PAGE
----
**f**: R^{2}→R^{3} (where R is the real line) is defined by **f**(x, y) = (-y/(x^{2} + 4y^{2}), x/(x^{2} + 4y^{2}), 0). Can we find **F**: R^{3}→R^{3}, such that:

(1) if **F** = (F_{1}, F_{2}, F_{3}), then F_{i} all have continuous partial derivatives for all (x, y, z) ≠ (0, 0, 0);

(2) **∇ x F** = **0** for all (x, y, z) ≠ 0;

(3) **F**(x, y, 0) = **f**(x, y)?

**Solution**

Answer: no.

*Straightforward.*

We look first at (2). We know that **∇x F** = **0** iff **F** = **∇**g for some g: R^{3}→R. Remembering that tan^{-1}k has derivative 1/(1 + k^{2}) and playing around a little, we soon hit on g(x, y, z) = 1/2 tan^{-1}(2y/x) + h(z). That looks promising. In fact, it *almost* works. We might, for example take h(z) = 1/2 z^{2}, so that F(x, y, z) = (-y/(x^{2} + 4y^{2}), x/(x^{2} + 4y^{2}), z). That satisfies (2) and (3), and almost satisfies (1). The difficulty is that it, and its partial derivatives wrt x and y, are discontinuous (and arguably undefined) on the entire line x = 0, y = 0 (not just at the origin).

So we suspect that we *cannot* find F to satisfy all the conditions. The obvious approach is to assume we can and to seek a contradiction using Stokes' theorem ( ∫_{S} **∇x F .**d**a** = ∫_{Γ} **F.**d**s**, where S is a surface bounded by a closed curve Γ ). We want S to cut the z axis at z ≠ 0, because we believe the discontinuities are on the z-axis and so that will ensure that the surface integral is non-zero, whereas (2) would imply that it was zero. We want a curve Γ on which the line integral is easy to calculate. It clearly must lie entirely within the x, y plane (so that we can use (3) to give us F - otherwise we do not know what F is). It also looks sensible to take an ellipse x^{2} + 4y^{2} = k, because then f is drastically simplified. The line integral is then ∫_{Γ} **F.**d**s** = ∫_{Γ} **f.**d**s** = ∫_{Γ} (-y dx + x dy)/k = 2/k area ellipse ≠ 0. If (2) was satisfied, then the surface integral would be zero, since the surface avoids the origin. Contradiction.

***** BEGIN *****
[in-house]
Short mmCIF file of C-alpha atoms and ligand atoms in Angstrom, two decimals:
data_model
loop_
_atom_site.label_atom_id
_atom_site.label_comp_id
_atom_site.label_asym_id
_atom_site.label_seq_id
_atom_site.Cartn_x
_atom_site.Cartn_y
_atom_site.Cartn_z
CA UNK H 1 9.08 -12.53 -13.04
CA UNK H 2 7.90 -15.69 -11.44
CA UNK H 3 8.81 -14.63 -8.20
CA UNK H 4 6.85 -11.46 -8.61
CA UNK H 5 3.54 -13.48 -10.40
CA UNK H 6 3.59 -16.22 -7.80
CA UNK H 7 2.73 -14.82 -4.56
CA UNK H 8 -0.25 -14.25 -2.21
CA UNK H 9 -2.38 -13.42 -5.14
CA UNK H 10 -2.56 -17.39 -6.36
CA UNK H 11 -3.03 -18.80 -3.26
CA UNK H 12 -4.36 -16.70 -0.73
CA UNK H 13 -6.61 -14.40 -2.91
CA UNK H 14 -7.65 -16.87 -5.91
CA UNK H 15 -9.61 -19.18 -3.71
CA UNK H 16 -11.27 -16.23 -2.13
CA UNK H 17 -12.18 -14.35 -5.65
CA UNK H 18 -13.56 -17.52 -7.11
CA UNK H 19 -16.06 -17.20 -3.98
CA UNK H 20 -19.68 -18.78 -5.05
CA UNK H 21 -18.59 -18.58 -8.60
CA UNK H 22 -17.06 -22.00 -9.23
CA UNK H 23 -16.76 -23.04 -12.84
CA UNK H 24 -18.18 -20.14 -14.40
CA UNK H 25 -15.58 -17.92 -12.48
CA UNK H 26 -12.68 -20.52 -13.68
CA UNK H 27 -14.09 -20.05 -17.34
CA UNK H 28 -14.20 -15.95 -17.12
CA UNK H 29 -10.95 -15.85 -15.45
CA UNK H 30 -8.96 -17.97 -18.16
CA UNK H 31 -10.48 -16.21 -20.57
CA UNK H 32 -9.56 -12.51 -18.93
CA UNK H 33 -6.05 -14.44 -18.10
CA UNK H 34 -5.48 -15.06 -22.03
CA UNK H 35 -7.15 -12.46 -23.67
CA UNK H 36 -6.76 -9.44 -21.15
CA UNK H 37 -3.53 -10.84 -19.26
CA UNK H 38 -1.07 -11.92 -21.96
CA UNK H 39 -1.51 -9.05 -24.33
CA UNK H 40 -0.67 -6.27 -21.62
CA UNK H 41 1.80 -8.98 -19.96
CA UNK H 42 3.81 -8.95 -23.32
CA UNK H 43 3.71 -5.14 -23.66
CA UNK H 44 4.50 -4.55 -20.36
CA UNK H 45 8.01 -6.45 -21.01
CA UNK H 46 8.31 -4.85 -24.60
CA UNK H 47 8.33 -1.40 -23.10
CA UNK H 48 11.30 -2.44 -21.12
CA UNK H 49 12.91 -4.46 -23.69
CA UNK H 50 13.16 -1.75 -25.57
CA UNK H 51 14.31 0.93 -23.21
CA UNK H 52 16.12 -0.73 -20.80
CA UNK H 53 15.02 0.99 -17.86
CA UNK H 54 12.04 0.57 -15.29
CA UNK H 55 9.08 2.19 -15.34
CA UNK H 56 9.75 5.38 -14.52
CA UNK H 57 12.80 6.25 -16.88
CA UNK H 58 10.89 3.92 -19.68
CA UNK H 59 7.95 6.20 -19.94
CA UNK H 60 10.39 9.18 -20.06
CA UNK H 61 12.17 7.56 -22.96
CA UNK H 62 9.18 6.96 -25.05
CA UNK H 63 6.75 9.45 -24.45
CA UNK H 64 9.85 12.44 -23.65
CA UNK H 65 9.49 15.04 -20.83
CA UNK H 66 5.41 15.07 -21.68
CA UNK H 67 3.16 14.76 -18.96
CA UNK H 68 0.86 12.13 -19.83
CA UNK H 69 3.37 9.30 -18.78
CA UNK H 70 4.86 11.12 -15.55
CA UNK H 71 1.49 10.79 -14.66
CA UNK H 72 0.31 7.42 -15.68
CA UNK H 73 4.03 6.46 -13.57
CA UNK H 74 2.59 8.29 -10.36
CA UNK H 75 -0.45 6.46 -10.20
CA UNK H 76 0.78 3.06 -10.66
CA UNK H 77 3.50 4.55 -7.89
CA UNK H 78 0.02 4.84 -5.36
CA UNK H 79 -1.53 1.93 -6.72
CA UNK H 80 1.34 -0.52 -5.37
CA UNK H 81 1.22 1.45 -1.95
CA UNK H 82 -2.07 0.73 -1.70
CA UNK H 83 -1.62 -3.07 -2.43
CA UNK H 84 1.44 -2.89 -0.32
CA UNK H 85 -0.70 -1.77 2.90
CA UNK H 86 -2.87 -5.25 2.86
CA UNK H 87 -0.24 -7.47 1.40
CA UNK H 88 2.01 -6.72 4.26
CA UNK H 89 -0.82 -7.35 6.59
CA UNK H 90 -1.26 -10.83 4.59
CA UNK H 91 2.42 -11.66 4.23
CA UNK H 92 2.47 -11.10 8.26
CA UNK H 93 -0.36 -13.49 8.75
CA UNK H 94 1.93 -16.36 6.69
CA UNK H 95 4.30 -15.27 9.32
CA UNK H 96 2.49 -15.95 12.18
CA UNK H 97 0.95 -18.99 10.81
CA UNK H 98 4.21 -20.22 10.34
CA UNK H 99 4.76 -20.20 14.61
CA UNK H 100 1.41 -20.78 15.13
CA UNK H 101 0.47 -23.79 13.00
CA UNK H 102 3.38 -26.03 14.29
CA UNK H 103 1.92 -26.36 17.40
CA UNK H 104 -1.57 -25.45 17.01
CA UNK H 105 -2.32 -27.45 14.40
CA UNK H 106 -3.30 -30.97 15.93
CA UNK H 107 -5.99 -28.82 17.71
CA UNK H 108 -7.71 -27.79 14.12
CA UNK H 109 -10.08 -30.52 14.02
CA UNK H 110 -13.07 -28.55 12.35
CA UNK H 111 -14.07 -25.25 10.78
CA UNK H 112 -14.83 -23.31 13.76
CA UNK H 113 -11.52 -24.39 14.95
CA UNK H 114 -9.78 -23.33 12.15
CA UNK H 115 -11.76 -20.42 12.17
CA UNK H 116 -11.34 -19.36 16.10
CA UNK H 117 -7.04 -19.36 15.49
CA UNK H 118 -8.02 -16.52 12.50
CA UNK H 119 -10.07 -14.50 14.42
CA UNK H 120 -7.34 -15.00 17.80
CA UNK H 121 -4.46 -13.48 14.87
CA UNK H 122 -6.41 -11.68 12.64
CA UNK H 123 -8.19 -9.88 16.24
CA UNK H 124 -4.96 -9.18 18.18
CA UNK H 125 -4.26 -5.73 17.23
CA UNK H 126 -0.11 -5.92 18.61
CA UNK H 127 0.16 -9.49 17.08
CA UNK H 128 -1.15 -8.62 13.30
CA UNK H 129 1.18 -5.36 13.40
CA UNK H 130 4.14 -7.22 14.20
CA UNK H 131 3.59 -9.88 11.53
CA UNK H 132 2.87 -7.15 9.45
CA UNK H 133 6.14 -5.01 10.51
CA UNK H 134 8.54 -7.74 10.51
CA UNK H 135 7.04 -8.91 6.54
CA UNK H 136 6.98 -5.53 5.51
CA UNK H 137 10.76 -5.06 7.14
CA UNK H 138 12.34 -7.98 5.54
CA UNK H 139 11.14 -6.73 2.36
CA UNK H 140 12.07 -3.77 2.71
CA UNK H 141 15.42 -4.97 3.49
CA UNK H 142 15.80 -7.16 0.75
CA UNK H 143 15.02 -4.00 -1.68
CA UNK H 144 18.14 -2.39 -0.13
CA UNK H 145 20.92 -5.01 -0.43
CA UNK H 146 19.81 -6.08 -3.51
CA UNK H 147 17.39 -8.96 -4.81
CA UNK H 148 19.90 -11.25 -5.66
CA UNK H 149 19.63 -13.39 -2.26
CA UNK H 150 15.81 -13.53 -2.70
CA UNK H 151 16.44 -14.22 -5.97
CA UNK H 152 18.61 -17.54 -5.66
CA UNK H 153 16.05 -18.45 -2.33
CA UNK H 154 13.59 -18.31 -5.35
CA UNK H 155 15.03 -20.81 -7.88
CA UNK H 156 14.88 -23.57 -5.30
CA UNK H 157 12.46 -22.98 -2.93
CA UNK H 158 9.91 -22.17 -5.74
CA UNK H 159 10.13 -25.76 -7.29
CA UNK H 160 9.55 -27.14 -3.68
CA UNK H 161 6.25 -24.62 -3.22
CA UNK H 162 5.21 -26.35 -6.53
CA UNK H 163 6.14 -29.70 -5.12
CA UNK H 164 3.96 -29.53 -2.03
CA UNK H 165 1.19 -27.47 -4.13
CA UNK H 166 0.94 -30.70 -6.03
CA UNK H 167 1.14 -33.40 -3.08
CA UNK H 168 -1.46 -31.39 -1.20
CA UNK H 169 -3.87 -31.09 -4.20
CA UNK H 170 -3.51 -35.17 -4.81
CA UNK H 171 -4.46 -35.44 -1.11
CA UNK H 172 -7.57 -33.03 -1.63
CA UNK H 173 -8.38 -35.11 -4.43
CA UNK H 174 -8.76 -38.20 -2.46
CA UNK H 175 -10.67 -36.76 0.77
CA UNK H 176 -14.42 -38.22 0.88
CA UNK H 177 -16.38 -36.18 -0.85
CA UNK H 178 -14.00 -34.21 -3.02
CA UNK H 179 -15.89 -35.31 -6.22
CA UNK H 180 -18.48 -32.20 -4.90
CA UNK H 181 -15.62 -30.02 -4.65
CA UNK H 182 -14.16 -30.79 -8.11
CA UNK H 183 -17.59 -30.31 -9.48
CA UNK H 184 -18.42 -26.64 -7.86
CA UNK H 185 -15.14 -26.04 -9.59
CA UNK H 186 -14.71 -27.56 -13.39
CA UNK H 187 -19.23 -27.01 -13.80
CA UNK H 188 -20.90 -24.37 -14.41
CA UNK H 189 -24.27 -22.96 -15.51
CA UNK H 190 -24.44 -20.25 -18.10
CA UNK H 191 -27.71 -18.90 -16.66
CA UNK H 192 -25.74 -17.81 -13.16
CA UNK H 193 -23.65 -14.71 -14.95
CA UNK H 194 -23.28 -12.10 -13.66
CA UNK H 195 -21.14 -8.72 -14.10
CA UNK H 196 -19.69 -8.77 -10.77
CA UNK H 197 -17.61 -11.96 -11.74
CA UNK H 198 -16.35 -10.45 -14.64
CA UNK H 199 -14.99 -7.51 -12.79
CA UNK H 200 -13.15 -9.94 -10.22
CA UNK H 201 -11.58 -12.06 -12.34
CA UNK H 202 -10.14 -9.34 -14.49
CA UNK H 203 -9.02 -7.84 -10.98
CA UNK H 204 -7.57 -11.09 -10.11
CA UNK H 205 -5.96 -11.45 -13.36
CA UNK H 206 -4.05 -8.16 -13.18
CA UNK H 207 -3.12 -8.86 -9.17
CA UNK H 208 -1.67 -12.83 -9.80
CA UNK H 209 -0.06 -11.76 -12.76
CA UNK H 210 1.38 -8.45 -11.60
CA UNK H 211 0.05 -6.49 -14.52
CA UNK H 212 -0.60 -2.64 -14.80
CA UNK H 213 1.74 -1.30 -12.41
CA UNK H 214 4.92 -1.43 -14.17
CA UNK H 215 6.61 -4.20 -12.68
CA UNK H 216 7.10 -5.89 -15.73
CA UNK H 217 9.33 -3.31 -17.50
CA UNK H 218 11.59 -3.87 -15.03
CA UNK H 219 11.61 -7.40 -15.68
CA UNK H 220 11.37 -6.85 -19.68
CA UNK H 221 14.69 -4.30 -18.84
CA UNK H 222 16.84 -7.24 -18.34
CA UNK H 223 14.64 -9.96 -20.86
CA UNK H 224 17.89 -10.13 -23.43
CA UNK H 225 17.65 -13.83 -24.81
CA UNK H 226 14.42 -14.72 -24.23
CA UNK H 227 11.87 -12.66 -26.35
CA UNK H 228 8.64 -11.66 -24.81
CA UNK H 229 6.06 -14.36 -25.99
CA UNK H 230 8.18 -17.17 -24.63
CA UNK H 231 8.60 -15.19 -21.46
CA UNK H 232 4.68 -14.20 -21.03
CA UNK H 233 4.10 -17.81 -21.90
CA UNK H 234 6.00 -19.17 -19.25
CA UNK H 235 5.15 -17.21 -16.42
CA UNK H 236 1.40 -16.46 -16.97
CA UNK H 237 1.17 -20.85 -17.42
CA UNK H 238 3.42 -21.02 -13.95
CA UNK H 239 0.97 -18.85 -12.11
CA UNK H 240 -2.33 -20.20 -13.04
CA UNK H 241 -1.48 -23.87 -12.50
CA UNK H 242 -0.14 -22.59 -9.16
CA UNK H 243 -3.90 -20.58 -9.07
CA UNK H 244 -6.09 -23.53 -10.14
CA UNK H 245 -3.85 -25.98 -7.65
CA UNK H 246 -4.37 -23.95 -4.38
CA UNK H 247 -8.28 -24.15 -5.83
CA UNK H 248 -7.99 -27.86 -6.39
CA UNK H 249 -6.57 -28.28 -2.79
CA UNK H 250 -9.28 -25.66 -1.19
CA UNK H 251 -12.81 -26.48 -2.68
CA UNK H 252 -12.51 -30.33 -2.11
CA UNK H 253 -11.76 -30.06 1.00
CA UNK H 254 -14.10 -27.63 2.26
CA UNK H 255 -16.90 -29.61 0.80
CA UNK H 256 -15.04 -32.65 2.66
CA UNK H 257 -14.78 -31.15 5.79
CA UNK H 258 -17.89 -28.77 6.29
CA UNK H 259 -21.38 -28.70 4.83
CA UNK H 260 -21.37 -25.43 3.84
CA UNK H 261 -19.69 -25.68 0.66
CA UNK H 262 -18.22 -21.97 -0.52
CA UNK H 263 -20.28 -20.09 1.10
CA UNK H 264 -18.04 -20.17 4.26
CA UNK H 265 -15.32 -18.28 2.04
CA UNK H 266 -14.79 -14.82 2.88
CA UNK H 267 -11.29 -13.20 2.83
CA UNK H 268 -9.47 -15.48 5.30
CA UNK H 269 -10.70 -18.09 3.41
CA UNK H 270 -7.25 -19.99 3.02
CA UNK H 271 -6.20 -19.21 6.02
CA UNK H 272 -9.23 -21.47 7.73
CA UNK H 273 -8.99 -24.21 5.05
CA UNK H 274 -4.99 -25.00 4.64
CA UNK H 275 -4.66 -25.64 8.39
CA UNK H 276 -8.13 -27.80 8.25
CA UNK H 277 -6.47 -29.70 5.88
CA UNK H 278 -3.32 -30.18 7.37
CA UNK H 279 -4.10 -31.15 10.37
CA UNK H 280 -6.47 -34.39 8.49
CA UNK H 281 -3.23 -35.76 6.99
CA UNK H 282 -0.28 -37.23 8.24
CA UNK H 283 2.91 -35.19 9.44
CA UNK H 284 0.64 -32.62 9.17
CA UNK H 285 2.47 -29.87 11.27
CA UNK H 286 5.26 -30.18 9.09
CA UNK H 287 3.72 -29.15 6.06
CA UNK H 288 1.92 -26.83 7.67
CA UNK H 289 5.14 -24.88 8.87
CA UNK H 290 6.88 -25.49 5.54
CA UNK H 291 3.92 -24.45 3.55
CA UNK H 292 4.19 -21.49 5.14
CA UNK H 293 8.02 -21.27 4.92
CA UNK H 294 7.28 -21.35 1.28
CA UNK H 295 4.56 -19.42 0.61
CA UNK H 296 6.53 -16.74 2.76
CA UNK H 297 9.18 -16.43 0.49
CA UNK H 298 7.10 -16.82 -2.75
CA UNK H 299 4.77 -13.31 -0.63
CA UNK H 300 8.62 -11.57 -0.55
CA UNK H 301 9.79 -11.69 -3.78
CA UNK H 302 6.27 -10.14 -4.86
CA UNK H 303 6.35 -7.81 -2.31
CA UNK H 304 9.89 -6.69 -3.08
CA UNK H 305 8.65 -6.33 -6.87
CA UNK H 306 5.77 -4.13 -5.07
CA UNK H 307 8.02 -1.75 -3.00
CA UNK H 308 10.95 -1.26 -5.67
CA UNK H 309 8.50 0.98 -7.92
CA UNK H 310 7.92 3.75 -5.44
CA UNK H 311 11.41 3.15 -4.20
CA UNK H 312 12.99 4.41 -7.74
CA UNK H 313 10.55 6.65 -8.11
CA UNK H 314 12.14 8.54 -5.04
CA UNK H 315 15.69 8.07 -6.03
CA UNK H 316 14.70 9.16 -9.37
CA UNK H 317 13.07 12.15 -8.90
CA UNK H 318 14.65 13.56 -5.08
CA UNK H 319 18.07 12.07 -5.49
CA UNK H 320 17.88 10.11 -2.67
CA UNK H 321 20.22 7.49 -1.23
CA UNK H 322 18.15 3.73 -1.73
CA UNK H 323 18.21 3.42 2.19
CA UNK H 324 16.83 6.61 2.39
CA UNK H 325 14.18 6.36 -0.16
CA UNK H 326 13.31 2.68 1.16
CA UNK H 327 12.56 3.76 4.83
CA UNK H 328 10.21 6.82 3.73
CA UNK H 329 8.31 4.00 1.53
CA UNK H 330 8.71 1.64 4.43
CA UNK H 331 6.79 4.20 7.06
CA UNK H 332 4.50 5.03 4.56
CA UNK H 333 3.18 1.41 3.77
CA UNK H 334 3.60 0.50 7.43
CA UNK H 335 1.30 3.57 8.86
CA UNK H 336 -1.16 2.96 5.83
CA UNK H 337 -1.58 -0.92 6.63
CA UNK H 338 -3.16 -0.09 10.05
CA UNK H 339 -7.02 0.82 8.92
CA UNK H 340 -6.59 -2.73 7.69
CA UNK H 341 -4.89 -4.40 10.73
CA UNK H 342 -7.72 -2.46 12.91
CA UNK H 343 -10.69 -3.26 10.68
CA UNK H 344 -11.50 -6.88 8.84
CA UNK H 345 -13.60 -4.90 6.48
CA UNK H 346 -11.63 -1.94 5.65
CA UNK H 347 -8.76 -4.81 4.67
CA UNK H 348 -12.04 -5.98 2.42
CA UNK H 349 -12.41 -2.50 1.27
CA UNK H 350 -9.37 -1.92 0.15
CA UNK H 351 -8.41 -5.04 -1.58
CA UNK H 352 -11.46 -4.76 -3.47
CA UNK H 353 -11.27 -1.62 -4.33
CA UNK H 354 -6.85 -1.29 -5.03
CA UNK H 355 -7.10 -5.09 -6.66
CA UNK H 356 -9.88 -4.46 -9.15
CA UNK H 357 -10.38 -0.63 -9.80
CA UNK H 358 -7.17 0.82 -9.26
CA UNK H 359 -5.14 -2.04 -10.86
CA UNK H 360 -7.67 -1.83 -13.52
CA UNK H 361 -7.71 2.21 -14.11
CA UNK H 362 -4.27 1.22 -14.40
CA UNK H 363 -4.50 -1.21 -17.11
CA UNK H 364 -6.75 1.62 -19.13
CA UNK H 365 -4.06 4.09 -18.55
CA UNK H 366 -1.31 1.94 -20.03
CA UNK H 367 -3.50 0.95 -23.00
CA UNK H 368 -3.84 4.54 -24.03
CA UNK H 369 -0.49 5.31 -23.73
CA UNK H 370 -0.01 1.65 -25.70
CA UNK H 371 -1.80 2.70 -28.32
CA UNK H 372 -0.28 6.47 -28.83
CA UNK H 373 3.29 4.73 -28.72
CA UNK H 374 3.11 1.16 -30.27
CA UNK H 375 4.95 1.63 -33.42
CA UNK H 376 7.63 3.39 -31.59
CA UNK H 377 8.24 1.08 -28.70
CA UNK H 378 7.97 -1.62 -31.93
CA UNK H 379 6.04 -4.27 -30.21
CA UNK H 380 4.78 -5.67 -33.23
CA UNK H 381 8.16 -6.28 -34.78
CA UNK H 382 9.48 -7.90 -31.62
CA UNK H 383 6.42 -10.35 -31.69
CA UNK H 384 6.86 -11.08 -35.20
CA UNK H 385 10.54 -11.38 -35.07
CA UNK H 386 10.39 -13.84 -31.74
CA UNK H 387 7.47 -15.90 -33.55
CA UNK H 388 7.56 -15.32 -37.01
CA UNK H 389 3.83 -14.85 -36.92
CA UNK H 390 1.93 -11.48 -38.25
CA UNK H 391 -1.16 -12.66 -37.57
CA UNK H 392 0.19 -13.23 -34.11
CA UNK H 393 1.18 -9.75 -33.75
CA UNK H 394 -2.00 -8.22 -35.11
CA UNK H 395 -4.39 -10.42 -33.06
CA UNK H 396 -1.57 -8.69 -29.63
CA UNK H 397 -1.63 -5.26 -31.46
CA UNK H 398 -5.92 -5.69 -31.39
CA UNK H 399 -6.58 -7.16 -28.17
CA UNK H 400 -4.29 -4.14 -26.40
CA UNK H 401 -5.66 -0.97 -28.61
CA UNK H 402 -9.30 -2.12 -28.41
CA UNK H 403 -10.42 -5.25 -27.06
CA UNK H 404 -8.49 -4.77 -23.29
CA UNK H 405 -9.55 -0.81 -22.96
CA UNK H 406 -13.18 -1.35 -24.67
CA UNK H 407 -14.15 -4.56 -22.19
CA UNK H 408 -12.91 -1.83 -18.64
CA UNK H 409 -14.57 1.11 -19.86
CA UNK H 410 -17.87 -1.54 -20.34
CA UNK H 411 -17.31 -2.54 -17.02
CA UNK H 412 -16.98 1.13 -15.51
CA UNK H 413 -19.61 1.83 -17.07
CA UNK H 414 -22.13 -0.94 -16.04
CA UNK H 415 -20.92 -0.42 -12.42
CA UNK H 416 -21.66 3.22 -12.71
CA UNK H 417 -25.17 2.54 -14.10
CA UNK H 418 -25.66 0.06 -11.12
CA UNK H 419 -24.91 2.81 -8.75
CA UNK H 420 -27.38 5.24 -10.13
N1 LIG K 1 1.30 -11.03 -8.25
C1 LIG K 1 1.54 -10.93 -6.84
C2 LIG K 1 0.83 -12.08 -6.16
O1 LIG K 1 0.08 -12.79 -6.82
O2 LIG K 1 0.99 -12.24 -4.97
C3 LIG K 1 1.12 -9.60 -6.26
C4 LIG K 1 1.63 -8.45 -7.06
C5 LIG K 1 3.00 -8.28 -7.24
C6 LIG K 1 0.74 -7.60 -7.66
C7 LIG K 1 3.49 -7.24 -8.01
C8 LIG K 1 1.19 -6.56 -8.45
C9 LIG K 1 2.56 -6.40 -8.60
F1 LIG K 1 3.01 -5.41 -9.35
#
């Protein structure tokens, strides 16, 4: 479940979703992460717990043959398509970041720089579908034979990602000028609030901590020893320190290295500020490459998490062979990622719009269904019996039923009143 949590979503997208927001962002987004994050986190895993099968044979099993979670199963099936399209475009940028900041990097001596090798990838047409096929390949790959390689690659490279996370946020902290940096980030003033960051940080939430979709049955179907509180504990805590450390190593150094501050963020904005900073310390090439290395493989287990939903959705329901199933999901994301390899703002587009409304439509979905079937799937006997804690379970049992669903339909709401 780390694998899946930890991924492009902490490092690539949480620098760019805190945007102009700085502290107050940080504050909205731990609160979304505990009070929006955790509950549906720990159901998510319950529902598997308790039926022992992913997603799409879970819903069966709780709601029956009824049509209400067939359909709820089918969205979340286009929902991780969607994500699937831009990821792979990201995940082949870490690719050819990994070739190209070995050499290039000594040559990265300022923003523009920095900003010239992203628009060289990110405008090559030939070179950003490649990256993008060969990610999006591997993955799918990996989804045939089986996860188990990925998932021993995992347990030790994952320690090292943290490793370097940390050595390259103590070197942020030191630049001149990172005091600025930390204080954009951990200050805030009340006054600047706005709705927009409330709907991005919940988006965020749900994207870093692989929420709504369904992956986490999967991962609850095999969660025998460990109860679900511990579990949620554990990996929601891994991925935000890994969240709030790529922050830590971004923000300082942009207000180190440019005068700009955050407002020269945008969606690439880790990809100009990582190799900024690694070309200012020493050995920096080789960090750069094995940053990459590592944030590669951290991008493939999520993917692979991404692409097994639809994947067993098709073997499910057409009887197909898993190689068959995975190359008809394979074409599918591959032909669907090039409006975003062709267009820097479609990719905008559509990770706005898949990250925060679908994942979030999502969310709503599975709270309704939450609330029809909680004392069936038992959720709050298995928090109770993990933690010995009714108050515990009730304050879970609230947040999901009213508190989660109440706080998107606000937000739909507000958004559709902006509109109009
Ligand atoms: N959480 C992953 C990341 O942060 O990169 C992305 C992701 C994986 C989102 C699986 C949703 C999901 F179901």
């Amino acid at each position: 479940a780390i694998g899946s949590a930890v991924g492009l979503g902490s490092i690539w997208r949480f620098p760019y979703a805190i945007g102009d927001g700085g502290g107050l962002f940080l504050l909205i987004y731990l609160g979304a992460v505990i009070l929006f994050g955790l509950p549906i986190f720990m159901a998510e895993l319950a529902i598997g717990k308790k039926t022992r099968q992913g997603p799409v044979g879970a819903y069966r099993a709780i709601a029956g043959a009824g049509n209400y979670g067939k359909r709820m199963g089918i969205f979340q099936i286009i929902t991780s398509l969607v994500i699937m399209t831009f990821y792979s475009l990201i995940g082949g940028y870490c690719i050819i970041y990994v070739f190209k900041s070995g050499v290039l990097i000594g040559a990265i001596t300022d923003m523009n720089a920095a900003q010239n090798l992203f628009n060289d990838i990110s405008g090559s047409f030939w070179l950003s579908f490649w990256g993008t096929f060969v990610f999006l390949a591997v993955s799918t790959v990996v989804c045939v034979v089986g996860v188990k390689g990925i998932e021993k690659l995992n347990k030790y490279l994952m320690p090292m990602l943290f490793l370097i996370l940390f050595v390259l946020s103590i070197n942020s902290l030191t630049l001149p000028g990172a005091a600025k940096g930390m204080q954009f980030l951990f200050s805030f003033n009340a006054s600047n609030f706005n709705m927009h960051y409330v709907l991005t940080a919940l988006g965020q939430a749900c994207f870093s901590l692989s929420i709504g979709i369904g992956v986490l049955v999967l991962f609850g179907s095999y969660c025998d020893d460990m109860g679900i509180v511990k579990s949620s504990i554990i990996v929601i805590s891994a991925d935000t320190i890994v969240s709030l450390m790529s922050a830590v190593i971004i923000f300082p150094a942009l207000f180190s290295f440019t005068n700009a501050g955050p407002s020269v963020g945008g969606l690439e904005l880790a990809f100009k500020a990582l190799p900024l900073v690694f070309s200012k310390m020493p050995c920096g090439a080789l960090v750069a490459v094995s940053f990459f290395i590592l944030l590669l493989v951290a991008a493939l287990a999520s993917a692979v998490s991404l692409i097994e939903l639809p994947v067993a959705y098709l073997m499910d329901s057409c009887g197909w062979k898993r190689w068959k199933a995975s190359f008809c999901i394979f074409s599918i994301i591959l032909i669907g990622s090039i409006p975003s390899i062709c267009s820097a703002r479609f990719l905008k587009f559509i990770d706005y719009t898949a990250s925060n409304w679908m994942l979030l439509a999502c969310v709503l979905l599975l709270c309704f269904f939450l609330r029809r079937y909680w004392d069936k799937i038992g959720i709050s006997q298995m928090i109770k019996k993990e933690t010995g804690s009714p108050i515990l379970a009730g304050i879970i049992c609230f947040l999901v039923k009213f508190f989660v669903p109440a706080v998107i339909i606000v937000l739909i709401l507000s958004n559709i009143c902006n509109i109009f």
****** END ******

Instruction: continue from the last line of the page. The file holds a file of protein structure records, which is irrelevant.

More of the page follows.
© John Scholes

jscholes@kalva.demon.co.uk

7 Oct 1999